This is a strange statement for a scientist. Although Joiner is writing a book called Why People Die By Suicide, he asserts that the essential “why” of his research does not matter – especially to the extent that it might be “offensive.” In this, I think he misunderstands the nature of the adaptive view. It is not to say that suicide is good or bad, or that Joiner’s dad really was a burden to Joiner or his family – simply that, in the human environment of evolutionary adaptedness, the ability and predilection to commit suicide under certain conditions may have conferred a benefit. Joiner also wrongly asserts that “we will never really know” about the adaptive theory, when he should know that the evolutionary psychology model is perfectly capable of generating testable hypotheses, and has done so in the past with robust results.

Joiner pushes the notion that it is perceived burdensomeness – not actual burdensomeness – that facilitates suicide. However, this may be more nice than true: suicidal persons’ perceptions of their own burdensomeness may in fact be highly accurate. Just before he dismisses the adaptive theory of suicide, Joiner summarizes a study supporting the view that suicides really are a burden: “when researchers interviewed the significant others of eighty-one people who had recently attempted suicide, a majority of significant others reported that their support of the patient represented a burden to them.”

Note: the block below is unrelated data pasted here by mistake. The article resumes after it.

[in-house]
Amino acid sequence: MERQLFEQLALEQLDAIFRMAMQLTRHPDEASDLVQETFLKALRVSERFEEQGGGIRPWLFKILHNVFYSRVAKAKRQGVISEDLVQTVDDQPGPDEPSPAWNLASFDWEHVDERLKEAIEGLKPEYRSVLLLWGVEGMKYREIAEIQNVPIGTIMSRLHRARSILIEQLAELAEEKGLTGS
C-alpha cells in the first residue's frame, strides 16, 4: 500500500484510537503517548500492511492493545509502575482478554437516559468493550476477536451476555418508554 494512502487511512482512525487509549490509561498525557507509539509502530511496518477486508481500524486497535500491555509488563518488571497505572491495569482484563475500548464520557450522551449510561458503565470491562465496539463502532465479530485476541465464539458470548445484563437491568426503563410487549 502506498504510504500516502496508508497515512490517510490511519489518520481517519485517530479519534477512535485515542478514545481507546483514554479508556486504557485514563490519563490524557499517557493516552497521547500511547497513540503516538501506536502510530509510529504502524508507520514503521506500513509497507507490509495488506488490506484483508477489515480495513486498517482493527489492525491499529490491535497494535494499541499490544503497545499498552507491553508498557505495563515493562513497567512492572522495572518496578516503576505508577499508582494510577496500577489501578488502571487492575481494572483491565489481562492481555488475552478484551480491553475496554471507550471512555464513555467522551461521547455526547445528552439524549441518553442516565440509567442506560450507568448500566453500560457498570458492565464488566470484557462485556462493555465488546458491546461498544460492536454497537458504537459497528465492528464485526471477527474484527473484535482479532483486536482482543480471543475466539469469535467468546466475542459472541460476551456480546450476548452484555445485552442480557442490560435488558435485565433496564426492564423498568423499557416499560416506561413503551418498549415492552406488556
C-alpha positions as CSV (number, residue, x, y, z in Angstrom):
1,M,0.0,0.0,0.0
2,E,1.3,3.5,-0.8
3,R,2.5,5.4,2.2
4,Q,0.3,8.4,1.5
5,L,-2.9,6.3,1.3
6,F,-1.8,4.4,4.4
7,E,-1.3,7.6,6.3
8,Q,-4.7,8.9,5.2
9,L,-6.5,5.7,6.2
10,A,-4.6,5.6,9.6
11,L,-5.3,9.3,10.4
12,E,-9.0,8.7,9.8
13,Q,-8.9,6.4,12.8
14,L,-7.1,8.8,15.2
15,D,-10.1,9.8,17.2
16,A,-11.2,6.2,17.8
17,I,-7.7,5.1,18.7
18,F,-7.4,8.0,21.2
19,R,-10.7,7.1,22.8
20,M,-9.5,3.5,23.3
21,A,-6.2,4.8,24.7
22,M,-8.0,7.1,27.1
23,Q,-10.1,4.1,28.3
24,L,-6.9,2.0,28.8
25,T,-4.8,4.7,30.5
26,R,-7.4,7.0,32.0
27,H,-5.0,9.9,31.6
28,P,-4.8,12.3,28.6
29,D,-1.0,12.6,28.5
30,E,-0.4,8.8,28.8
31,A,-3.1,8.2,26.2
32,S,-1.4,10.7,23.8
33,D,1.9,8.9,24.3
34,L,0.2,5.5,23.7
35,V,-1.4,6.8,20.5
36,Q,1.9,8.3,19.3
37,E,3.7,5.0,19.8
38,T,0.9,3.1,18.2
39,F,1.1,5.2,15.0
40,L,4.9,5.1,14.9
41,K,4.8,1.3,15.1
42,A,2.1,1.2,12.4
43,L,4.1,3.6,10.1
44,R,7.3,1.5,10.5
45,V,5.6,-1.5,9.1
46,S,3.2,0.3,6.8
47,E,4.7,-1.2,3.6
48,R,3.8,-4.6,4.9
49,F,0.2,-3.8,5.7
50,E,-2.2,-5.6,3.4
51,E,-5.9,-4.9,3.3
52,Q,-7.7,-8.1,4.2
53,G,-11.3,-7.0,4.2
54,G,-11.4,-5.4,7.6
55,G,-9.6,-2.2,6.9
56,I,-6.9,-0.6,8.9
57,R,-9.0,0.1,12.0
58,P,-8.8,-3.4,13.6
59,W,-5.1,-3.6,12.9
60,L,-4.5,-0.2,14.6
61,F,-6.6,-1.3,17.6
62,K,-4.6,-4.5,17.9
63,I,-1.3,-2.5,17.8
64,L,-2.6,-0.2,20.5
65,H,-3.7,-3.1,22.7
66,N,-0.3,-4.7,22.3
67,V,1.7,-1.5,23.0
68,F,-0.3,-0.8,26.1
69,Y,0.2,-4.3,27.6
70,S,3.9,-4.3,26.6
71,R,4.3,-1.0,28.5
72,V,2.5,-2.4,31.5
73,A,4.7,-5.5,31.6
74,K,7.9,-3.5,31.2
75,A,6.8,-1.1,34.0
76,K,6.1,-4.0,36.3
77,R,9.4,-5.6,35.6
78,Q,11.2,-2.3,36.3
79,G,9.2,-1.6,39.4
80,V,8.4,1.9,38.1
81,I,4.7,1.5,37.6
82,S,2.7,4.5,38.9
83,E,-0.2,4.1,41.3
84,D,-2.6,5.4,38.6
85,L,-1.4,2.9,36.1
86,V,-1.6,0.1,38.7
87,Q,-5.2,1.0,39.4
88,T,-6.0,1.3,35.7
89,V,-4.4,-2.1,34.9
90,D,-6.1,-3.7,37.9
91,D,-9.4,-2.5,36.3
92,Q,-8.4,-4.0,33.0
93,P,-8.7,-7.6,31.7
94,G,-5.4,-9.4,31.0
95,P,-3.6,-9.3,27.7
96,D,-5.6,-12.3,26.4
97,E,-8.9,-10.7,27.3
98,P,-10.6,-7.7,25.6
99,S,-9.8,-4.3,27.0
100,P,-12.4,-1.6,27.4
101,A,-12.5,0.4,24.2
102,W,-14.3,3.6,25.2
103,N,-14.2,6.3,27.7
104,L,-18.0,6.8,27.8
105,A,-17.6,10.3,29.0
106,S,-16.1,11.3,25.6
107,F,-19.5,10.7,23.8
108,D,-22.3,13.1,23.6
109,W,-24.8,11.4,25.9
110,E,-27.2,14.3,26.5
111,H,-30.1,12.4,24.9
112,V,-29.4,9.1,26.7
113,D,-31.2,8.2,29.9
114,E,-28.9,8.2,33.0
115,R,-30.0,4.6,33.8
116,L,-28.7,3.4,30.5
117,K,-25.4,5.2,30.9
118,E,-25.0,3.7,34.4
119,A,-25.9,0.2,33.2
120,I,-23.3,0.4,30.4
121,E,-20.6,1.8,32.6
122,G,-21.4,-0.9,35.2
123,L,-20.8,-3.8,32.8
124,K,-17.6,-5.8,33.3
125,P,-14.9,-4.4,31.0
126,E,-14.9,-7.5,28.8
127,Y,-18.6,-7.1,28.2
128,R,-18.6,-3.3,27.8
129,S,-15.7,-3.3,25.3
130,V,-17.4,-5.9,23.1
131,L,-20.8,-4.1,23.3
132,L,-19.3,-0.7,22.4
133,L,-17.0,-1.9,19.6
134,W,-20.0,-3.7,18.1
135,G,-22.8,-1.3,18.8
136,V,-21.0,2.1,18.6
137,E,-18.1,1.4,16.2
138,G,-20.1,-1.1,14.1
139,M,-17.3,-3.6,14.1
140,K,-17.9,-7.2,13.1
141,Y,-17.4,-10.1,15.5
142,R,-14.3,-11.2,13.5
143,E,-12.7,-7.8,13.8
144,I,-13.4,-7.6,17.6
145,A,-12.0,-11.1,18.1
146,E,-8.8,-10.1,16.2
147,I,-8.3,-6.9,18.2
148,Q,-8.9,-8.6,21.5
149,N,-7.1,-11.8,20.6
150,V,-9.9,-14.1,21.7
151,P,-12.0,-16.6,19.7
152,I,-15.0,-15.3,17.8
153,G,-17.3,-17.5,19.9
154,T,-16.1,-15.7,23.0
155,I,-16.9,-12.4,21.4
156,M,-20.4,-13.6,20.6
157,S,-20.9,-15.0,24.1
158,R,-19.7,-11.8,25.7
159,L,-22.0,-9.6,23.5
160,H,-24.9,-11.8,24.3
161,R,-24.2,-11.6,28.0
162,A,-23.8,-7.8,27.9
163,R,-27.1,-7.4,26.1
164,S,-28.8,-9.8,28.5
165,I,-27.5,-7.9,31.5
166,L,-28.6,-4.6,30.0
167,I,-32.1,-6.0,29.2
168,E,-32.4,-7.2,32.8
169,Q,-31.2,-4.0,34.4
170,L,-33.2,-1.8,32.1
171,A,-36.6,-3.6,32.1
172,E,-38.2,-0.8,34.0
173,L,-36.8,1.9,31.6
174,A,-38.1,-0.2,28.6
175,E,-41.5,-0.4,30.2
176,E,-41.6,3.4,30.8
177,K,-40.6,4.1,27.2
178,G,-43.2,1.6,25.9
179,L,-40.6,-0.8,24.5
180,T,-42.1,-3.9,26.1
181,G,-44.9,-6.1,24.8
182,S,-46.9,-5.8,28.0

The adaptive model leads to different predictions (and, in turn, possibly different risk assessments and treatment models) from Joiner’s model. For instance, in Joiner’s model, “belongingness” is all that matters. But an adaptive model would predict that some forms of belongingness would be more protective against suicide than others – specifically, contributing to the welfare of one’s genetic relatives (or, perhaps, surrogates for genetic relatives) would be more protective than other forms of belonging. Relationships with spouses and children would matter more than relationships with friends in an adaptive model, but not in Joiner’s model. Joiner does not even consider this to be a question worth researching. Similarly, in Joiner’s model, all that matters is “burdensomeness” – no matter who is burdened. An adaptive model might predict that burdensomeness on genetic relatives in particular (or their surrogates) would trigger suicidal behavior, rather than burdensomeness on non-relatives. Again, Joiner is not interested in testing this hypothesis, although it might have major implications for treatment and risk assessment. It cannot be said, with regard to the adaptive view of suicide, that “it does not matter now.”[2]